The reconstruction of the banking system: a necessary condition for enhancing liquidity
Increased transparency (following the diagnostic exercise), together with recapitalisation and restructuring of the banking sector, are expected –especially if accompanied by a general improvement in sentiment– to lead, at first, to a stabilisation of deposits and, subsequently, to their gradual return. These measures are also a necessary condition for Greek banks to progressively regain access to the global money and capital markets. Once banks have strengthened their capital bases and improved their capacity to attract savings and obtain market funding, it is to be expected that the supply of bank credit will evolve more favourably. Generally speaking, improved economic activity and reduced fiscal risk will encourage banks to increase the supply of credit and will stimulate the private sector’s demand for credit. At the same time, banks will be able to gradually reduce their reliance on Eurosystem funding for liquidity support.
A historical responsibility for Greece to seize the opportunity it has been given
In the light of the Agreement of 21 February 2012, the new framework in which the Greek economy will operate in the years ahead could suffice to turn the climate and expectations around and, thereby, speed up the recovery process. However, distrust as to the ability and resolve of governments and society at large to carry the necessary reforms decisively forward remains widespread. This distrust is justified. Reform initiatives in the past had more than once come up against the illusion that a system which produced prosperity by running up deficits and debt could be maintained forever. There is no room for such illusions anymore. The truly harsh and painful losses that Greek citizens have had to endure cannot be recouped by returning to the ways of the past. Under present circumstances, such a return would result in social cohesion disintegrating and incomes plummeting.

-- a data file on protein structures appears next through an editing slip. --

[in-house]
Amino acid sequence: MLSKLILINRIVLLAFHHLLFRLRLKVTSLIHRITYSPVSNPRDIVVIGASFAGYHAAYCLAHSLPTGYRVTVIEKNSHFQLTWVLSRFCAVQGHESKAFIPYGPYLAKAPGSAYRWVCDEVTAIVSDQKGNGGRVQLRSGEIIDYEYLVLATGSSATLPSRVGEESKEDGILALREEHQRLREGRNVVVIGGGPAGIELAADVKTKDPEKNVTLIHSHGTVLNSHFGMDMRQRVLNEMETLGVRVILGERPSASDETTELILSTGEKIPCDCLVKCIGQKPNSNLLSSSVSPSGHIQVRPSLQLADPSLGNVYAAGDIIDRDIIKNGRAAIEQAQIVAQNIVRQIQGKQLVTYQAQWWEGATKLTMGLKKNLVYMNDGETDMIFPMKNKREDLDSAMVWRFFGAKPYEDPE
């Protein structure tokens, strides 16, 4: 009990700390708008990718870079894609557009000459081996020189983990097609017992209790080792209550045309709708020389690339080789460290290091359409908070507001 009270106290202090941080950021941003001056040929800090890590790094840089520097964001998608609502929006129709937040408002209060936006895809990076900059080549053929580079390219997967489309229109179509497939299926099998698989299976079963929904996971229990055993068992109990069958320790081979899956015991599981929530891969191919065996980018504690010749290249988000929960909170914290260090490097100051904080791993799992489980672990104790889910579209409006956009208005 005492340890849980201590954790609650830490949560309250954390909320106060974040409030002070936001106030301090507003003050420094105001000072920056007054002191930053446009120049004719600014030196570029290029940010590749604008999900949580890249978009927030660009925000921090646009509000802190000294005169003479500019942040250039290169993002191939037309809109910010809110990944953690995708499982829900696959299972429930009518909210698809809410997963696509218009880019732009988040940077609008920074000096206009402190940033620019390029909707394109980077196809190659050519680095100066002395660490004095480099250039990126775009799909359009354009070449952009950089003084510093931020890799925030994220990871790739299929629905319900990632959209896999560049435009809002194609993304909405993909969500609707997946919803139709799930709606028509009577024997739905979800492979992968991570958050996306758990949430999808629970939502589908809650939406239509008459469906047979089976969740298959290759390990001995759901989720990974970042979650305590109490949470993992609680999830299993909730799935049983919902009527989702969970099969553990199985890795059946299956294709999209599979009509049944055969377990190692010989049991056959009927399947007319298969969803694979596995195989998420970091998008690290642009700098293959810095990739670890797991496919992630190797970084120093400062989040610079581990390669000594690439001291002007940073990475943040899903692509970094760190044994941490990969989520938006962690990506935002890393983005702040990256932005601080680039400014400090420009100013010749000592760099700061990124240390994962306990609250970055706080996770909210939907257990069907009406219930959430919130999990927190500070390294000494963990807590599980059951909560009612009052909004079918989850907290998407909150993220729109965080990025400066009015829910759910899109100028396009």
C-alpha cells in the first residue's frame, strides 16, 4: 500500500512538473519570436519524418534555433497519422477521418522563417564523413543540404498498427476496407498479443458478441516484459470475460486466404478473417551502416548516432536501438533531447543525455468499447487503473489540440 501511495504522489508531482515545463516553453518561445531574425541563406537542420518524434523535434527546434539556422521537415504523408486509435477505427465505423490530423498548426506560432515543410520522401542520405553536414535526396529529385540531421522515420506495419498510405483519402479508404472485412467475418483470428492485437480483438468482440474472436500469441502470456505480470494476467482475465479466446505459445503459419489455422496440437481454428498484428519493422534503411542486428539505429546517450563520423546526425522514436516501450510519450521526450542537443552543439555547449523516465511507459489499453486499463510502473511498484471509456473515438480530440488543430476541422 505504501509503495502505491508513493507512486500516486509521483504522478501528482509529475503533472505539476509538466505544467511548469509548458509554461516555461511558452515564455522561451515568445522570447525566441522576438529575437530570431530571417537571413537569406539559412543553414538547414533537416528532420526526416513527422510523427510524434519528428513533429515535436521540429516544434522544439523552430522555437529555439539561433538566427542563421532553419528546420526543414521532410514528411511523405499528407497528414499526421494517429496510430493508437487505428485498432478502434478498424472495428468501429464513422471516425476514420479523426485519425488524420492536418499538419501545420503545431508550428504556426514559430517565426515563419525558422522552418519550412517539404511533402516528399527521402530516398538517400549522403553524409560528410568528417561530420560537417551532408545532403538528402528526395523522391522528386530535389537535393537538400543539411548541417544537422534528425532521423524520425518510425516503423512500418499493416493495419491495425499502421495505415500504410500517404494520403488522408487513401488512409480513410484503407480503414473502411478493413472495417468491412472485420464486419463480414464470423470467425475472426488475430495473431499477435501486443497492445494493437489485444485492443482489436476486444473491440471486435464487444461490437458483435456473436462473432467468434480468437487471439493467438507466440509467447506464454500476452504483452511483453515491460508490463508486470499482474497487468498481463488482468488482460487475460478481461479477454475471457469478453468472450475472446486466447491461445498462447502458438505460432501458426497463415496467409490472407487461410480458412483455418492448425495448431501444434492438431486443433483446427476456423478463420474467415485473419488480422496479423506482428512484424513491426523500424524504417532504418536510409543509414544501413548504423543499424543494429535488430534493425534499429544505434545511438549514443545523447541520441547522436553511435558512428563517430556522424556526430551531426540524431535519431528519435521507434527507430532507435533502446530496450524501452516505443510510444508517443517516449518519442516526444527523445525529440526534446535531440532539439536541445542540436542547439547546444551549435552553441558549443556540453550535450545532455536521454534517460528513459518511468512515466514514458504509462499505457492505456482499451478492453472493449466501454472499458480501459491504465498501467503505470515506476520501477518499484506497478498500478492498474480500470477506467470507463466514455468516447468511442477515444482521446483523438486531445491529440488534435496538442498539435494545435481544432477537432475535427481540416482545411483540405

In order to improve expectations and confidence in the future of the Greek economy, what is needed is adjustment to the new givens, implementation to the letter of all that has been agreed and a correction of past imbalances, so as to lay the foundations for the way forward. Euro-area membership and the support of our partners provide Greece with the opportunity to move forward on this path in an orderly fashion, contain the losses and shorten the difficult period of deep recession. It is up to the country, however, to assume the historic responsibility of elaborating and, more importantly, implementing a new strategy which will convincingly show that the Greek economy can be reconstructed in a way that will bring it back onto a sustainable growth path.
The full text of the Report is available here.